The Pandemic and Grinding Your Teeth

Dental professionals are no strangers to global events as we dealt with the AIDS crisis in the ‘80s, when we adopted universal precautions as a way to treat everyone we see. As a result of using those precautions now, the American Dental Association have reported that there are no cases of COVID attributed to any dental offices in the US.  Overall, people are very concerned about their safety when visiting a dental office, and rightfully so. Dentists have an obligation to the public and their staffs to be hypervigilant about implementing protocols and guidelines that are issued by the ADA.

Since resuming business after the 2-month closure, we have seen that the majority of emergencies were broken and fractured teeth, requiring either a crown or a root canal and crown.

While treating these emergencies, as well as other patients who came into our office complaining of discomfort, we noted that clenching and grinding has increased significantly for patients. More interestingly, the grinding discussion is being initiated by patients with their dentists more so now than before COVID. In order to treat clenching and grinding in our office we have been fabricating more night guards. The effects of one or more broken teeth as a result of grinding and clenching can result in thousands of dollars’ worth of damage.

You may ask why is this problem becoming so prevalent? It is the level of stress that people are experiencing right now. The stress is affecting many aspects of our overall lives and health.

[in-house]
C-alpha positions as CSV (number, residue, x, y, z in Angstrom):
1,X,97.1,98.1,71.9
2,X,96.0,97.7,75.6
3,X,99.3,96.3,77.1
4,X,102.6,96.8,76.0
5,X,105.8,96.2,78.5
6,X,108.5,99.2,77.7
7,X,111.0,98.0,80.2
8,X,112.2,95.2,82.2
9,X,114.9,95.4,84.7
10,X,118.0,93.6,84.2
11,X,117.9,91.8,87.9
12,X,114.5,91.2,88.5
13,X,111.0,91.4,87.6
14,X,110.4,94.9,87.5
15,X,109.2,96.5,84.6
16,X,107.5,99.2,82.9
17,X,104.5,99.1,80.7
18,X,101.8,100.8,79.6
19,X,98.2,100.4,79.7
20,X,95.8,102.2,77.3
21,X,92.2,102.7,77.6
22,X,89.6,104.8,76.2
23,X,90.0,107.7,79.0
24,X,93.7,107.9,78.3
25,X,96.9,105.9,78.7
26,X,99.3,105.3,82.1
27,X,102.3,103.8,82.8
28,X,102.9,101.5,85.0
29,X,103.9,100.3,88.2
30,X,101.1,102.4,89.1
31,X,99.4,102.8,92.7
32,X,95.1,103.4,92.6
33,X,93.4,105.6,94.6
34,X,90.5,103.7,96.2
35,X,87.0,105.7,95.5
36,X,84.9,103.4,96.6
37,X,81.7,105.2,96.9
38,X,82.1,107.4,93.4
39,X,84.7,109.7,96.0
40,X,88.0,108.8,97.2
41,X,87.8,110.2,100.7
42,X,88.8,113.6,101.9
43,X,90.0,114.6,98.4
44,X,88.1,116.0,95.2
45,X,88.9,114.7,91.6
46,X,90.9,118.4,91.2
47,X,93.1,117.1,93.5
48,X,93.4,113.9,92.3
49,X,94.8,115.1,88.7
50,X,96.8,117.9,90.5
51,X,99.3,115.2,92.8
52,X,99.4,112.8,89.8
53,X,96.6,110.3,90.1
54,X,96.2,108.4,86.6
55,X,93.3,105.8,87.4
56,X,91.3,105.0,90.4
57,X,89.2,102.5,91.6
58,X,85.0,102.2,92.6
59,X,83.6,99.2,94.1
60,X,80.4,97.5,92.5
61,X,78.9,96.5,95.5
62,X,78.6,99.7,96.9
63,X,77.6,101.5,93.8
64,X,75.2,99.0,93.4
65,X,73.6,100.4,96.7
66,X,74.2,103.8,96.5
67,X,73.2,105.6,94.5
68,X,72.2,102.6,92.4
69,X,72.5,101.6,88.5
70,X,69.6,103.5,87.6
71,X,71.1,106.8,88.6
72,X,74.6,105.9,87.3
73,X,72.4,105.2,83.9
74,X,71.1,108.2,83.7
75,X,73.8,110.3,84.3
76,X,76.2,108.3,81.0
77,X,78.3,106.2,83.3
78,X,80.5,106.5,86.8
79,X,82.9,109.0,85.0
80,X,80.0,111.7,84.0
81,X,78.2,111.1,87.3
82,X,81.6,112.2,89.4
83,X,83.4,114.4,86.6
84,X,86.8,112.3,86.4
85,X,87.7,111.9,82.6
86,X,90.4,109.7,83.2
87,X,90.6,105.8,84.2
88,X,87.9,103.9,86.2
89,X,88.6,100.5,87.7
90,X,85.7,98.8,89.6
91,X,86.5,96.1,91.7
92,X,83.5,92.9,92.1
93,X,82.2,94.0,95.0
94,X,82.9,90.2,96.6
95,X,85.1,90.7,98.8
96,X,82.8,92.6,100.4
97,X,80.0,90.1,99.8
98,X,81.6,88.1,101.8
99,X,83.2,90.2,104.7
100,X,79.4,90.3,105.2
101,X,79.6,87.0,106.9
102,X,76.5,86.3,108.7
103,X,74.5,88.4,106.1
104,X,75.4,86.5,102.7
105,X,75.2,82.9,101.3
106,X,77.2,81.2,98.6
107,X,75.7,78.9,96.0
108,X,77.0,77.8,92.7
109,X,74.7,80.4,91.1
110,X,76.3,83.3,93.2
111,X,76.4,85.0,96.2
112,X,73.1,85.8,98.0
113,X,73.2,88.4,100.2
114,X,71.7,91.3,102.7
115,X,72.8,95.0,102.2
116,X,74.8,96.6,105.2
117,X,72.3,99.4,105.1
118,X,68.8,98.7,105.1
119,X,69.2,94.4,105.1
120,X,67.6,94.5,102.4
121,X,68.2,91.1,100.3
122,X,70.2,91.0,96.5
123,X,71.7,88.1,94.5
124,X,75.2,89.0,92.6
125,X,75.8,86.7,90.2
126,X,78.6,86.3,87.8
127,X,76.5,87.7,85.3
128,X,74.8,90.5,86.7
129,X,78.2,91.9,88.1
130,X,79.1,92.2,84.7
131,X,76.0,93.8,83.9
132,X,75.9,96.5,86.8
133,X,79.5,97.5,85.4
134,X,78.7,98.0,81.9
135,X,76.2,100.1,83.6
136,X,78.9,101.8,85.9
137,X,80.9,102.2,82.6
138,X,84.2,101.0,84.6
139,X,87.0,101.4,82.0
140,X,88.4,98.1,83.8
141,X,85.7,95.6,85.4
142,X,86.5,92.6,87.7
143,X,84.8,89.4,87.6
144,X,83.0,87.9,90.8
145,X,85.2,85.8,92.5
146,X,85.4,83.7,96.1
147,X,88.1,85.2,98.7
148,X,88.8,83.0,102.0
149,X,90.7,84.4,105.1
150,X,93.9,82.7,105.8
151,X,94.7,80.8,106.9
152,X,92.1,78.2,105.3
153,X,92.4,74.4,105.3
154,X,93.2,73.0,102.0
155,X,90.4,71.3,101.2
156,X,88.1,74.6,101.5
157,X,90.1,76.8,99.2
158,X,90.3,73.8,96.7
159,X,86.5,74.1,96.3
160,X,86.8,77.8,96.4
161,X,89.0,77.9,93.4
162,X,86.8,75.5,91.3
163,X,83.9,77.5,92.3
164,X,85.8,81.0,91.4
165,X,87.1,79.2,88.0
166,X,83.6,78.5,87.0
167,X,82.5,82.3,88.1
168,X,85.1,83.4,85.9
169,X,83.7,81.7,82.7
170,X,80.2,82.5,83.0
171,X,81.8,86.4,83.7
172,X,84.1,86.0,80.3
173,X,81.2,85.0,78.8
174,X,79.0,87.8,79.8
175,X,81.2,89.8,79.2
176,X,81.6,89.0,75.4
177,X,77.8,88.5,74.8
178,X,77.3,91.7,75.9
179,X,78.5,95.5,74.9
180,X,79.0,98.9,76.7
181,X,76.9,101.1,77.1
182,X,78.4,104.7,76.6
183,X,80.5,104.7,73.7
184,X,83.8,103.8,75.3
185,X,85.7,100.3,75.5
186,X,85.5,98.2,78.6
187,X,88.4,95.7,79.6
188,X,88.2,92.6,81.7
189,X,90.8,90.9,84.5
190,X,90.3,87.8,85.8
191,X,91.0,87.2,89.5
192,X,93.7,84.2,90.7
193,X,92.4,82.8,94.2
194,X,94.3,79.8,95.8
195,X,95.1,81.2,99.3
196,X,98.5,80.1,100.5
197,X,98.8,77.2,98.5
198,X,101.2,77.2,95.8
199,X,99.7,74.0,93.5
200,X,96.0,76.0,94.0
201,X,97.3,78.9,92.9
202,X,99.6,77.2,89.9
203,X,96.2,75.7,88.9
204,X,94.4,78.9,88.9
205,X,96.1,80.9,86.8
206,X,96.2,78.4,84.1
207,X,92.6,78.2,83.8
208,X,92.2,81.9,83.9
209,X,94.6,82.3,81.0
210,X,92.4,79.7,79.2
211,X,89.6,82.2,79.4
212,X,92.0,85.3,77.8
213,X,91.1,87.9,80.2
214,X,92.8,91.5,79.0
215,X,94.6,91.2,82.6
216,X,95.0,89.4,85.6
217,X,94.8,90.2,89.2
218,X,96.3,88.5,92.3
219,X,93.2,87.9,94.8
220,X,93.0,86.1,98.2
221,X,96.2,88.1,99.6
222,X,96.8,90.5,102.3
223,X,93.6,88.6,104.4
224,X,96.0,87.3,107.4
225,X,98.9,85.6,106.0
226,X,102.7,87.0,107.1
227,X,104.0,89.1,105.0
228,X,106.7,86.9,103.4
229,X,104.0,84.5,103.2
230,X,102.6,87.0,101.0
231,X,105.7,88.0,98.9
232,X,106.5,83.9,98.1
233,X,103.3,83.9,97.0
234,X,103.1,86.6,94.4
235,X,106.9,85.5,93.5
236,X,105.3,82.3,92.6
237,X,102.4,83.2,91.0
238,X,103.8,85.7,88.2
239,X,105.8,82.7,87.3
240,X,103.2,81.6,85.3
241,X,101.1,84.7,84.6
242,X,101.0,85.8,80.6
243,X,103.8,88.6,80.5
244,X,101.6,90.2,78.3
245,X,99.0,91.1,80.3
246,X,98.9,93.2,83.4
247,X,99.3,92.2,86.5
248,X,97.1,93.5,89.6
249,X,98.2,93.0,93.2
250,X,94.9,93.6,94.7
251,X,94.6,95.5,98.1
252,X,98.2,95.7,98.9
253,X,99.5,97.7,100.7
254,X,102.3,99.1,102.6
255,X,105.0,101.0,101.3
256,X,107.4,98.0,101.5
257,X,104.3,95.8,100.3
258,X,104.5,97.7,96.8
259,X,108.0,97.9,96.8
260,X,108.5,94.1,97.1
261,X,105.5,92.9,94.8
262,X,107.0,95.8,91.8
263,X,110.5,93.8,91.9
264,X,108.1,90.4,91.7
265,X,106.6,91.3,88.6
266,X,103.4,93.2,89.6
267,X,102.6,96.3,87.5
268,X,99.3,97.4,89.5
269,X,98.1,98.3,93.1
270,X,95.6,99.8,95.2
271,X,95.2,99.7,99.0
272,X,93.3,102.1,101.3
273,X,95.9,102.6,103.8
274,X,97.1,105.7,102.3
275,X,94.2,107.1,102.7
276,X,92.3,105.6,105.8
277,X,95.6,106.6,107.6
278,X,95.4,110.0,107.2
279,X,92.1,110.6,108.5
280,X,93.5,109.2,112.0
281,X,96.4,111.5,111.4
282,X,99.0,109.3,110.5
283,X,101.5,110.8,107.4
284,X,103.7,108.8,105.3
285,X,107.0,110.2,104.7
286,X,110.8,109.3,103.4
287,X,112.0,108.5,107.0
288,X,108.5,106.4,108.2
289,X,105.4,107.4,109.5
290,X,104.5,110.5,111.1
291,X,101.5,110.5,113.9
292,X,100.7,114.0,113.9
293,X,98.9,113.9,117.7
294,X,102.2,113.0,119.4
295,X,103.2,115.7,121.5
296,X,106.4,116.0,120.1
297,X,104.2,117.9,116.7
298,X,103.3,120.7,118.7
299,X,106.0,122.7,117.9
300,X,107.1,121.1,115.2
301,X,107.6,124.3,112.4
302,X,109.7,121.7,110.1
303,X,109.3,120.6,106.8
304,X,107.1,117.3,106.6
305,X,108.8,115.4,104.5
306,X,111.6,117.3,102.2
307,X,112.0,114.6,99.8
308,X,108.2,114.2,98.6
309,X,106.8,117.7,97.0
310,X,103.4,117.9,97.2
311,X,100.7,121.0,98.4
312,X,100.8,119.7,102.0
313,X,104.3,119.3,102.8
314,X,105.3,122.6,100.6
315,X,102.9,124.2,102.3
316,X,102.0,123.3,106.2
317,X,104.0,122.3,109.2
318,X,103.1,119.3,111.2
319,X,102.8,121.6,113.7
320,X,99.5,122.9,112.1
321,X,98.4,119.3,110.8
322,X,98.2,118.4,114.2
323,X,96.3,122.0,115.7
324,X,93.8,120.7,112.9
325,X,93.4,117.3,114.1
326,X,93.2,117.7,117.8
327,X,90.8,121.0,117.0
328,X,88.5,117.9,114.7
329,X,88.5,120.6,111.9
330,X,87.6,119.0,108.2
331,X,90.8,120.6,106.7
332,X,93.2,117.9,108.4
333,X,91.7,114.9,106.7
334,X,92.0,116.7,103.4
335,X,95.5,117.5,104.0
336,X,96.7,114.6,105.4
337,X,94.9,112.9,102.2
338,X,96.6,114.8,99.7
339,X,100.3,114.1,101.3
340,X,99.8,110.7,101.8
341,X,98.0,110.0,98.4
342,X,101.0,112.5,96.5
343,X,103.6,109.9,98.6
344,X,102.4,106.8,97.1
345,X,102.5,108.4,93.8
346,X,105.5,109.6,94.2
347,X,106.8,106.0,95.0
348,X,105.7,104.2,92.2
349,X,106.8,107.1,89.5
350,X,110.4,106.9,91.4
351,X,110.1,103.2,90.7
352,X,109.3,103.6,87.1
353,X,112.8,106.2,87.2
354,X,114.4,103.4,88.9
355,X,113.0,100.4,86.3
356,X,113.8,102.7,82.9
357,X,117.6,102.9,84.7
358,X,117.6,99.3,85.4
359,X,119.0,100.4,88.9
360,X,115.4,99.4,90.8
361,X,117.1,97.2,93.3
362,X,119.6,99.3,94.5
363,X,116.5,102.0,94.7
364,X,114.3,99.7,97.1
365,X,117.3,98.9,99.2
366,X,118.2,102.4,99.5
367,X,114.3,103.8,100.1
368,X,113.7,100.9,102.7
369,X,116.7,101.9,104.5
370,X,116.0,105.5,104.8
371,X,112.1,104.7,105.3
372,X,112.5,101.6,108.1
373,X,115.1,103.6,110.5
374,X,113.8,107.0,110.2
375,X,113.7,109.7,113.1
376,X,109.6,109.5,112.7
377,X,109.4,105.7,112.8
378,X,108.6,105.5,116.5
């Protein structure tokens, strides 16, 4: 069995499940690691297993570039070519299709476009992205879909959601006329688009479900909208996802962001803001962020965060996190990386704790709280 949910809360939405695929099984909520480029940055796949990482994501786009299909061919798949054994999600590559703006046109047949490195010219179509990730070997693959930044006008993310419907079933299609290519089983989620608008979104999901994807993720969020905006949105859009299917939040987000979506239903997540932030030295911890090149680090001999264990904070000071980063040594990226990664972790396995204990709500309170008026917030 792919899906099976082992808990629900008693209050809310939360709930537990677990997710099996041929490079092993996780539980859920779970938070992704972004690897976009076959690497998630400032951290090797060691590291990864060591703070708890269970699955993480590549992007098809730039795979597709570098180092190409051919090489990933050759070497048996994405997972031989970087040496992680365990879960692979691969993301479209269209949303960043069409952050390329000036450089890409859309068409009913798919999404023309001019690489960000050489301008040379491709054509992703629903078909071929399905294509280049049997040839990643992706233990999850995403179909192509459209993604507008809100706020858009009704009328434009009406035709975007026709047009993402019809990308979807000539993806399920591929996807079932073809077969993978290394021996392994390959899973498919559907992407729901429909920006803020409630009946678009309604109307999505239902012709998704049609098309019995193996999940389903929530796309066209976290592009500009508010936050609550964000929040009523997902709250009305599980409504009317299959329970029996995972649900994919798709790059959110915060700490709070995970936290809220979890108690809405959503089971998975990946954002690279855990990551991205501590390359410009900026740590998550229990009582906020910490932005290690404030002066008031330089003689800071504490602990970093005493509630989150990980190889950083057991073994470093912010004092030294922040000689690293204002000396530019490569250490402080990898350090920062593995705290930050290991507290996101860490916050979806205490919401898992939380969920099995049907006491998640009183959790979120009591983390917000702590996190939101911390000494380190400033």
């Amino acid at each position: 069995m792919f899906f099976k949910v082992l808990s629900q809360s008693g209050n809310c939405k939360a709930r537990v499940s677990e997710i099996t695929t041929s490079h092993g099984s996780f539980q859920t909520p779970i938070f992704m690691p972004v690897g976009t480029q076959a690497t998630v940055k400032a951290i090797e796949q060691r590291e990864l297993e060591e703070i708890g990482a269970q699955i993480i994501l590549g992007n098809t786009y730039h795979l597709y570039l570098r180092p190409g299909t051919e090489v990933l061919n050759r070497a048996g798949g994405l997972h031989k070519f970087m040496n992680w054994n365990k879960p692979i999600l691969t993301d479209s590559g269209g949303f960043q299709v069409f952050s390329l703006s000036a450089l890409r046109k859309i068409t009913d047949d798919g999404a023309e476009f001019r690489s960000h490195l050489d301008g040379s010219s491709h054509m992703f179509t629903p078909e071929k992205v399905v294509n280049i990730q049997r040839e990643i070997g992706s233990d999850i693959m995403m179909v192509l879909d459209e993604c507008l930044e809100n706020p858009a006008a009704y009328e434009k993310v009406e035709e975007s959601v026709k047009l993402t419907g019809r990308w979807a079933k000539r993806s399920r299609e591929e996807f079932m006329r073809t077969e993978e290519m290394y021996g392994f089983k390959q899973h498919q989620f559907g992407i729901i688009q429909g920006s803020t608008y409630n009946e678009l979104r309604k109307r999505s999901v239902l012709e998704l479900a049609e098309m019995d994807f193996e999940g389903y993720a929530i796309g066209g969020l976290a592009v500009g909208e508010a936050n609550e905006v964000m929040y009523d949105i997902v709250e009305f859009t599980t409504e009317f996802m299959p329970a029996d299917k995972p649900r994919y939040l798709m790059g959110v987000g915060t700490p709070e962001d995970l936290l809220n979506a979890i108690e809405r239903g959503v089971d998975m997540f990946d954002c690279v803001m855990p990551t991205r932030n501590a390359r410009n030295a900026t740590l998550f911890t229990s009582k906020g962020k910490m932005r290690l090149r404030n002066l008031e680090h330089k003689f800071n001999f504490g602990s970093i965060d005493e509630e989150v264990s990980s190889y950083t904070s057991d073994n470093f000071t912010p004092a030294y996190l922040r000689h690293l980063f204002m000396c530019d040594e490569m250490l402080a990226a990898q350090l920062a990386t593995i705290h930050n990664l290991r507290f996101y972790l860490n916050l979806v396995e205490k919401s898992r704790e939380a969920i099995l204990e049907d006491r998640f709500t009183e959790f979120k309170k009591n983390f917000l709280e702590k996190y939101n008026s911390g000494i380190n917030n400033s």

When talking with patients I can easily see that many factors are contributing to everyday stress and have truly disrupted people’s lives. People have uncertainty about their jobs. They’re home 24 hours a day with their families, often trying to do their own jobs remotely and being teacher to their children.  Regular routines have been upended, forcing stressful changes to our way of life. With gyms, religious institutions, and social circles limited, people do not have their usual outlets. We can all easily see just how difficult and stressful things have become.

Dentists approach is more than a night guard. I encourage you to make a conscientious effort to relax before bedtime. You may want to do some exercise, whether walking, biking, running, or easy stretching, maybe even a bit of meditation. Sometimes a short evening walk is relaxing.   Managing your stress level takes a conscious effort.